A gastromolecular chef practices the art (some would say dark art) of molecular gastronomy by focusing on how culinary ingredients are physically and chemically transformed during the cooking process and incorporating that information into his or her culinary creations. Many deconstruct the components of a dish and put them back together in interesting and exotic ways using technology-based techniques such as spherification, emulsification, and jellification. It's almost like modern-day alchemy.
Culinary creations such as balsamic vinegar pearls, "beer caviar," chocolate wind or lemon clouds, beet foam, arugula spaghetti, or coke pearls in a shot of rum have brought a riot of fun and odd adventure to food and drink. Gastromolecular chef Ferran Adrià of El Bulli fame deconstructs a classic martini into a thin-skinned gel capsule filled with olive juice followed by a spray of gin and vermouth on the tongue.
What is molecular gastronomy?
French physical chemist Hervé This (pronounced "tees") and his friend and colleague, Hungarian physicist Nicholas Kurti, are widely accepted as the fathers of molecular gastronomy, although other scientists, academics and chefs were instrumental in contributing to the body of knowledge on the subject.
In the late 1980s, This and Kurti were looking for a catchphrase for a new scientific discipline encompassing the chemical and physical aspects of cooking. Gastronomy, "the intelligent knowledge of whatever concerns man's nourishment," fit the bill for This; "molecular," a word growing in popularity in the 1980s, also seemed appropriate and "molecular gastronomy" was born, according to This' seminal book, "Molecular Gastronomy: Exploring the Science of Flavor." So, is molecular gastronomy just another name for food science? "No," says This, food science "deals with the composition and structure of food" while "molecular gastronomy deals with culinary transformations and the sensory phenomena associated with eating."
Molecular gastronomy: Even at Harvard
Even Harvard acknowledges the symbiosis between food, physics and science. In the fall of 2012, its School of Engineering and Applied Sciences offered a general education science course, "Science and Cooking: From Haute Cuisine to the Science of Soft Matter," that explains fundamental principles of applied physics and engineering through food and cooking. Noted food magazine editors and writers, along with famous chefs, shared the podium with Michael Brenner, Glover Professor of Applied Mathematics and Applied Physics, in this highly popular class.
What's all the fuss?
But, as with anything different, naysayers and detractors abound. Alton Brown, whose Food Network TV show "Good Eats" focuses on understanding basic cooking processes and techniques, waxed prolific on molecular gastronomy. Although he acknowledges that culinary artists should be able to express themselves in amazing ways by blazing new frontiers in taste and flavor, he added, "Please remember food fans ... all food is molecular and there is as much magic (and science) in a properly poached egg as there is in an edible paper pouch full of lavender smoke, powdered goat butter, and licorice caviar."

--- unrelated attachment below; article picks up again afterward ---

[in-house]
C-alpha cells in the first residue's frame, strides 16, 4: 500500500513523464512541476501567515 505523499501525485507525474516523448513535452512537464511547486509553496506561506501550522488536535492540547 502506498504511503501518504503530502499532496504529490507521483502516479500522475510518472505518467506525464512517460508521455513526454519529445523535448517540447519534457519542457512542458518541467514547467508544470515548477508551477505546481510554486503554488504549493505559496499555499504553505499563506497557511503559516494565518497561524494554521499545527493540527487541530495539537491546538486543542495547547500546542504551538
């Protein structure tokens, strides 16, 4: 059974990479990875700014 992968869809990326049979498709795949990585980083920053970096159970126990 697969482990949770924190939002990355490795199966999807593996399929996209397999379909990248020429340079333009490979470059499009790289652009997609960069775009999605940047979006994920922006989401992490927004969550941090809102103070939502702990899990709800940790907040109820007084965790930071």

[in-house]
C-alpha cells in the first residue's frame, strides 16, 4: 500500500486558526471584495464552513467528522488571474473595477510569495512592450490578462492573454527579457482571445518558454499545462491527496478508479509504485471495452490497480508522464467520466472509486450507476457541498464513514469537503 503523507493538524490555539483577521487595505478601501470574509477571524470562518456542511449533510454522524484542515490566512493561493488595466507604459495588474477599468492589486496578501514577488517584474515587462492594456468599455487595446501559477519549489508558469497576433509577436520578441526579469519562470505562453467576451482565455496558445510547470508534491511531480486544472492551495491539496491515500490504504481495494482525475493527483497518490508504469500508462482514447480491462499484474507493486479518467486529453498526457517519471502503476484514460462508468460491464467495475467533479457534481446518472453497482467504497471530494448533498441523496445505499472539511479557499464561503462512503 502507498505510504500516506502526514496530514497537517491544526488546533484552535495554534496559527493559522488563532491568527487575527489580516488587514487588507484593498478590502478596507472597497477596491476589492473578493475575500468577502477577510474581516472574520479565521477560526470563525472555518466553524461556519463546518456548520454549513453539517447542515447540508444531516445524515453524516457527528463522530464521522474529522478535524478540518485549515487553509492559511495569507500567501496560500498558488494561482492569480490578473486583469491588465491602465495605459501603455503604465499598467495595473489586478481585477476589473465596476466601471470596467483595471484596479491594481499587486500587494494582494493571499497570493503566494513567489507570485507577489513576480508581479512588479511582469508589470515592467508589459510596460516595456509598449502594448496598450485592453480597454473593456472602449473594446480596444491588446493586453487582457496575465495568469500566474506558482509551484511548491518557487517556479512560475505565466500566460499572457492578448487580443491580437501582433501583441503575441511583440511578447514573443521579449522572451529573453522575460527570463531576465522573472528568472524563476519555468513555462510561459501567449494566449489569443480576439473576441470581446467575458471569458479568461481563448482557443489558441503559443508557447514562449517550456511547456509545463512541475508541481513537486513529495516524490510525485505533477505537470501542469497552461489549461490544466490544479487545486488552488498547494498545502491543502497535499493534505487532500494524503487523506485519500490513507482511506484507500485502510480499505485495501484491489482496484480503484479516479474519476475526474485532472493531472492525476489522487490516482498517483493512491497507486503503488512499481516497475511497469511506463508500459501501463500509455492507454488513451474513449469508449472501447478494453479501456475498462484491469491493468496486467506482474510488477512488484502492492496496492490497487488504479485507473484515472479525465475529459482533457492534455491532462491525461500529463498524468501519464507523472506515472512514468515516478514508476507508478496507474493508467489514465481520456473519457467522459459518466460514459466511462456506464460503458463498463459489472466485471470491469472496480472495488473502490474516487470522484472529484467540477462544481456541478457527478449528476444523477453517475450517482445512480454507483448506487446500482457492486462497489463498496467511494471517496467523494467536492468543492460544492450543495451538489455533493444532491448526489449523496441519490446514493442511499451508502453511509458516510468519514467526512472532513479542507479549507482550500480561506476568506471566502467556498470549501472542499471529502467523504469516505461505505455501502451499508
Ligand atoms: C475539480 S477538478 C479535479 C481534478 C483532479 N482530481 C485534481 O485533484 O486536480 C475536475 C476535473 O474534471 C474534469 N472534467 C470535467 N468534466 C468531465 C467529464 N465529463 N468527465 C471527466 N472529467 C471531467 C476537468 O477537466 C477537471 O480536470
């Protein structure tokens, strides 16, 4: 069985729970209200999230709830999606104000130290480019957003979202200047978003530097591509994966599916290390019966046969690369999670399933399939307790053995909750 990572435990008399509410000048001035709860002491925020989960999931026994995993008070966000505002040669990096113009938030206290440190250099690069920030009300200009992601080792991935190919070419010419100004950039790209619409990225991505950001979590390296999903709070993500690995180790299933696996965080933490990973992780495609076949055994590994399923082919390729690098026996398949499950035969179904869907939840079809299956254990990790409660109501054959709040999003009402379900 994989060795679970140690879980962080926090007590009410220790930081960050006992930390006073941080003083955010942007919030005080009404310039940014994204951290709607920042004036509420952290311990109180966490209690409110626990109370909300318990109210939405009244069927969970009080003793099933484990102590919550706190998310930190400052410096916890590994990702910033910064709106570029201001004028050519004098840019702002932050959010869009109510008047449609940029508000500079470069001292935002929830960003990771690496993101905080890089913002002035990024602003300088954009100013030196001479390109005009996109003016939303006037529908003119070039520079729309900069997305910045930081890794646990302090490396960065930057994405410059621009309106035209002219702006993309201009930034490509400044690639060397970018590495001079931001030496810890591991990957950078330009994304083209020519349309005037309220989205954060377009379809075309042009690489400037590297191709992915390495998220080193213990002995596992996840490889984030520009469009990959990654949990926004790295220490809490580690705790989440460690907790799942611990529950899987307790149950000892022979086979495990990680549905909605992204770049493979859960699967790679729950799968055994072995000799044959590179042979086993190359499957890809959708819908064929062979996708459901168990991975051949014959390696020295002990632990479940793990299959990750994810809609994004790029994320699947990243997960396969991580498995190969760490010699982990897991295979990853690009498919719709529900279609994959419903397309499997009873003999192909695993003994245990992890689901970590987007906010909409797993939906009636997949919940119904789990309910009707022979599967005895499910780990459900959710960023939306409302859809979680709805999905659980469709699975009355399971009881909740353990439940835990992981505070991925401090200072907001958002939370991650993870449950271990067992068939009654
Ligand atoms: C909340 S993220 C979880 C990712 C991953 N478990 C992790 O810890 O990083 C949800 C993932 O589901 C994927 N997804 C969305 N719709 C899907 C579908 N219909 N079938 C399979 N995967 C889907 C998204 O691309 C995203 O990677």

Molecular gastronomy is dead, according to Heston Blumenthal, chef and owner of three-star UK restaurant The Fat Duck, saying "molecular" sounds complicated and "gastronomy" sounds pretentious. Along with fellow chefs Thomas Keller and Ferran Adrià, as well as New York Times columnist Harold McGee, Blumenthal has written a "statement" that argues that certain aspects of molecular gastronomy have been overemphasized and sensationalized while others have been ignored entirely.
Molecular gastronomy: In the final analysis
Brown mellowed somewhat in a subsequent blog post, writing, "Just to set the record straight: molecular gastronomy is not bad. ... but without sound, basic culinary technique, it is useless." Atlanta chef/restaurateur Richard Blais may have said it best in an interview with Food & Wine magazine: "Hopefully, molecular gastronomy is an extension of great simple ingredients, not a replacement for them."
Gastromolecular chefs employ spherification, emulsification, jellification, liquid nitrogen, enzymes, foaming agents, and much more to enhance their culinary creations. They also target other senses à la chef Grant Achatz's restaurant Alinea, where pheasant is tempura fried with apple cider and served with a flaming oak leaf, and where firewood ash, grass, or leather "sachets" are put on the table to pair smells with edible ingredients. An excellent chef, whether a "regular" chef or a "gastromolelcular" chef, has the opportunity and perhaps even the need to innovate to bring the best possible culinary experience to the table -- it's just a matter of how they choose to do it.
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